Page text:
High court OKs personal property seizures

DavidEBernstein at aol.com DavidEBernstein at aol.com
Thu Jun 23 09:05:54 PDT 2005


Stevens:

"Accordingly, when this Court began applying the Fifth Amendment to the 
States at the close of the 19th century, it embraced the broader and more natural 
interpretation of public use as 'public purpose.' See, e.g., Fallbrook 
Irrigation Dist. v. Bradley, 164 U.S. 112, 158—164 (1896)."

The Court did not begin applying the Fifth Amendment to the states for 
another 50 years or so.  Rather, as the Court made clear in Fallbrook, it was 
directly applying the 14th Amendment's due process clause to the states, just as it 
did in Lochner, Smyth v. Ames, etc.--Justice Peckham explicitly states that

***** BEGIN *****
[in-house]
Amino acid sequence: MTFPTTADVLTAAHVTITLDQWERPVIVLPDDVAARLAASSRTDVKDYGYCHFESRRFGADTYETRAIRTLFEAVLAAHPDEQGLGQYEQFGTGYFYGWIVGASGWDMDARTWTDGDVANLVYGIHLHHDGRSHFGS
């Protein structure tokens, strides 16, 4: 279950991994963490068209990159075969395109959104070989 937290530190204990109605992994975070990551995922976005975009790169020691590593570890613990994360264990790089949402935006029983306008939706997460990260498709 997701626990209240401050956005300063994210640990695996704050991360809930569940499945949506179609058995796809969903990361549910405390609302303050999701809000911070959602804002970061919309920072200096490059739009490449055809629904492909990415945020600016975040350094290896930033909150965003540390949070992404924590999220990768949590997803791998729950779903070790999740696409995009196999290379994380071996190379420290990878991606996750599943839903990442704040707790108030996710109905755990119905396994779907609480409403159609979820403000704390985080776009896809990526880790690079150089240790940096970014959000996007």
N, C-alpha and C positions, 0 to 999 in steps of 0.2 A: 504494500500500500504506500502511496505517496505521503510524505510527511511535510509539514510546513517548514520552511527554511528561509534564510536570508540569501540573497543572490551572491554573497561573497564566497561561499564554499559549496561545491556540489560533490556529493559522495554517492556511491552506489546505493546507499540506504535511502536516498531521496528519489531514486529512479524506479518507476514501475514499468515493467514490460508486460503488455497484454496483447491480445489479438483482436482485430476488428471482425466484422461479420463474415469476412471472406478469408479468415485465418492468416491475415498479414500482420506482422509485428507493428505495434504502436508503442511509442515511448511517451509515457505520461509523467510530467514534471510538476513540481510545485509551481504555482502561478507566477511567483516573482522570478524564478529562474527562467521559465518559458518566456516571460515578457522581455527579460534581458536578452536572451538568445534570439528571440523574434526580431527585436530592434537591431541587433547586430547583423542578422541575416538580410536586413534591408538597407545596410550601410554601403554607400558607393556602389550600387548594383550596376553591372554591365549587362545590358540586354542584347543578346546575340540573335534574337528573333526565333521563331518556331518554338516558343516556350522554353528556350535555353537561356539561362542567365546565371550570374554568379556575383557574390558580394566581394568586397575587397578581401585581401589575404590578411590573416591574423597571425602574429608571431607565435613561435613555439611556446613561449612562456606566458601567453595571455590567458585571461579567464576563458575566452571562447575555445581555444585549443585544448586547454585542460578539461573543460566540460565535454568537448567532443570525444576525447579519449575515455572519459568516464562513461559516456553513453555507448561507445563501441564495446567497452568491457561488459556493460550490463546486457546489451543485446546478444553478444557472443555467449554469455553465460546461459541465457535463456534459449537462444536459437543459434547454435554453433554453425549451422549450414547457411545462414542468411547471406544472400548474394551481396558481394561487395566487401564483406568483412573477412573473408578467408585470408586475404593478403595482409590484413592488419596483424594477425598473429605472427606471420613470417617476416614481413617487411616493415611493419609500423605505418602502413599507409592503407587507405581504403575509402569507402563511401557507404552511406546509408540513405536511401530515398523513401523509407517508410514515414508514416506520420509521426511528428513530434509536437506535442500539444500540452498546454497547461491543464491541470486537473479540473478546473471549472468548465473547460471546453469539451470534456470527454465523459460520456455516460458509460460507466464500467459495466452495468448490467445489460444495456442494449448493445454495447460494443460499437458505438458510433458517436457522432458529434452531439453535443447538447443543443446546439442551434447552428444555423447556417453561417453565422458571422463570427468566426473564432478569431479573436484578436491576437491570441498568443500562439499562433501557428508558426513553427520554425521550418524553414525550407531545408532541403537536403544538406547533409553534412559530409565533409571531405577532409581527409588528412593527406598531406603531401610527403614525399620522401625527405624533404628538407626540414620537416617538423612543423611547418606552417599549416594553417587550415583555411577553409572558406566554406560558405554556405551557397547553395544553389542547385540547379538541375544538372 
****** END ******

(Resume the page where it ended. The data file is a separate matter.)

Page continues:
the Fifth Amendment applies only to the Federal Government, but that the due 
process clause still bans takings not for "public use."  The significance is 
two-fold: (1) Stevens would be too embarassed to rely on Lochnerian precedent if 
he would acknowledge that that's what he's doing; and (2) Given that the 
Fallbrook Court was applying the 14th Amendment's due process clause, and not 
"incorporating" the Fifth Amendment, the Court, not surprisingly, was highly 
influenced by state, esp. California interpretations of due process requirements, and 
paid no attention to the meaning of the Fifth Amendment.


Professor David E. Bernstein
George Mason University School of Law
http://mason.gmu.edu/~dbernste 
blog: http://volokh.com/index.htm?bloggers=DavidB
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My latest book, You Can't Say That!
The Growing Threat to Civil Liberties
from Antidiscrimination Laws, has just
been published
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